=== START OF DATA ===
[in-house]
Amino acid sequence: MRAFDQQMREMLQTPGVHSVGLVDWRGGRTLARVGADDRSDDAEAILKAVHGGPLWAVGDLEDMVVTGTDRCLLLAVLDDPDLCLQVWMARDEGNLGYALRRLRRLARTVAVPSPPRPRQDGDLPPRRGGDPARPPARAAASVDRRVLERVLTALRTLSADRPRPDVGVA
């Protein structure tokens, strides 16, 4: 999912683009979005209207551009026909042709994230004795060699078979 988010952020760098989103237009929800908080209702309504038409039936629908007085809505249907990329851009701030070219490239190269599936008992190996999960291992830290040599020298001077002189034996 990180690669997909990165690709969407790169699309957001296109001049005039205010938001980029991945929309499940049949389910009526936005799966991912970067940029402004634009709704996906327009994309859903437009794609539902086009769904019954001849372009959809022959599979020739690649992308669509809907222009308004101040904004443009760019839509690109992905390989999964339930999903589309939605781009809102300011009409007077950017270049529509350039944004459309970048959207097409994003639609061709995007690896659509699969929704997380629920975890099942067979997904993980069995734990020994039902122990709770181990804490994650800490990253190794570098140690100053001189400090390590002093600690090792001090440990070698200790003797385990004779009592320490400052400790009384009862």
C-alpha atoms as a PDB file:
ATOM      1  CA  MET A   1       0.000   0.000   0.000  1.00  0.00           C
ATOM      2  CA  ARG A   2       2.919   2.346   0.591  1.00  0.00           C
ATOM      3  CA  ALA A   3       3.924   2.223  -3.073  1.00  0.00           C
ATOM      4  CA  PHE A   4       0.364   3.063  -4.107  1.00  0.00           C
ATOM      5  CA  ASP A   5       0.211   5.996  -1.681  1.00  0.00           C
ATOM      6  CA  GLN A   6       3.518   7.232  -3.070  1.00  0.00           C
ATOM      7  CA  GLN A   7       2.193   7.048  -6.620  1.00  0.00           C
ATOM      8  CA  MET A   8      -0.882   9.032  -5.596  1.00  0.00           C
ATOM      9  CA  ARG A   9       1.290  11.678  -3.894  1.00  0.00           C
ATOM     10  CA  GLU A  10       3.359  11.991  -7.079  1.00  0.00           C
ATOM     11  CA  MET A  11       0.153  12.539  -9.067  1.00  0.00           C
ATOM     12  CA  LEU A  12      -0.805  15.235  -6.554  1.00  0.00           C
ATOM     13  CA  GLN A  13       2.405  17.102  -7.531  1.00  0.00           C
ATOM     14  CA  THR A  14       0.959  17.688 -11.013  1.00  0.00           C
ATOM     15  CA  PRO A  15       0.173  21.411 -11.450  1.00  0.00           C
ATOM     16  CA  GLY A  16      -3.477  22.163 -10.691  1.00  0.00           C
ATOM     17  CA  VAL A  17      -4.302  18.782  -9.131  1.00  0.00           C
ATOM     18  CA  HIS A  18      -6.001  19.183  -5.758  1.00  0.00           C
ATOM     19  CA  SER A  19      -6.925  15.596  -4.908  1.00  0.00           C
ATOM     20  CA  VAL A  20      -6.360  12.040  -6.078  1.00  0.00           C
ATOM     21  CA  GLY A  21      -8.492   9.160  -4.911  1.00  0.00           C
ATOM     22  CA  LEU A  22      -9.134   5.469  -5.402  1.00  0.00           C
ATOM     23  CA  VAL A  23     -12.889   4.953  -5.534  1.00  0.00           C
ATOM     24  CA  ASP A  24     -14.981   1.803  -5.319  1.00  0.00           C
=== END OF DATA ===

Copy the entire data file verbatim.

[in-house]
Amino acid sequence: MRAFDQQMREMLQTPGVHSVGLVDWRGGRTLARVGADDRSDDAEAILKAVHGGPLWAVGDLEDMVVTGTDRCLLLAVLDDPDLCLQVWMARDEGNLGYALRRLRRLARTVAVPSPPRPRQDGDLPPRRGGDPARPPARAAASVDRRVLERVLTALRTLSADRPRPDVGVA
């Protein structure tokens, strides 16, 4: 999912683009979005209207551009026909042709994230004795060699078979 988010952020760098989103237009929800908080209702309504038409039936629908007085809505249907990329851009701030070219490239190269599936008992190996999960291992830290040599020298001077002189034996 990180690669997909990165690709969407790169699309957001296109001049005039205010938001980029991945929309499940049949389910009526936005799966991912970067940029402004634009709704996906327009994309859903437009794609539902086009769904019954001849372009959809022959599979020739690649992308669509809907222009308004101040904004443009760019839509690109992905390989999964339930999903589309939605781009809102300011009409007077950017270049529509350039944004459309970048959207097409994003639609061709995007690896659509699969929704997380629920975890099942067979997904993980069995734990020994039902122990709770181990804490994650800490990253190794570098140690100053001189400090390590002093600690090792001090440990070698200790003797385990004779009592320490400052400790009384009862």
C-alpha atoms as a PDB file:
ATOM      1  CA  MET A   1       0.000   0.000   0.000  1.00  0.00           C
ATOM      2  CA  ARG A   2       2.919   2.346   0.591  1.00  0.00           C
ATOM      3  CA  ALA A   3       3.924   2.223  -3.073  1.00  0.00           C
ATOM      4  CA  PHE A   4       0.364   3.063  -4.107  1.00  0.00           C
ATOM      5  CA  ASP A   5       0.211   5.996  -1.681  1.00  0.00           C
ATOM      6  CA  GLN A   6       3.518   7.232  -3.070  1.00  0.00           C
ATOM      7  CA  GLN A   7       2.193   7.048  -6.620  1.00  0.00           C
ATOM      8  CA  MET A   8      -0.882   9.032  -5.596  1.00  0.00           C
ATOM      9  CA  ARG A   9       1.290  11.678  -3.894  1.00  0.00           C
ATOM     10  CA  GLU A  10       3.359  11.991  -7.079  1.00  0.00           C
ATOM     11  CA  MET A  11       0.153  12.539  -9.067  1.00  0.00           C
ATOM     12  CA  LEU A  12      -0.805  15.235  -6.554  1.00  0.00           C
ATOM     13  CA  GLN A  13       2.405  17.102  -7.531  1.00  0.00           C
ATOM     14  CA  THR A  14       0.959  17.688 -11.013  1.00  0.00           C
ATOM     15  CA  PRO A  15       0.173  21.411 -11.450  1.00  0.00           C
ATOM     16  CA  GLY A  16      -3.477  22.163 -10.691  1.00  0.00           C
ATOM     17  CA  VAL A  17      -4.302  18.782  -9.131  1.00  0.00           C
ATOM     18  CA  HIS A  18      -6.001  19.183  -5.758  1.00  0.00           C
ATOM     19  CA  SER A  19      -6.925  15.596  -4.908  1.00  0.00           C
ATOM     20  CA  VAL A  20      -6.360  12.040  -6.078  1.00  0.00           C
ATOM     21  CA  GLY A  21      -8.492   9.160  -4.911  1.00  0.00           C
ATOM     22  CA  LEU A  22      -9.134   5.469  -5.402  1.00  0.00           C
ATOM     23  CA  VAL A  23     -12.889   4.953  -5.534  1.00  0.00           C
ATOM     24  CA  ASP A  24     -14.981   1.803  -5.319  1.00  0.00           C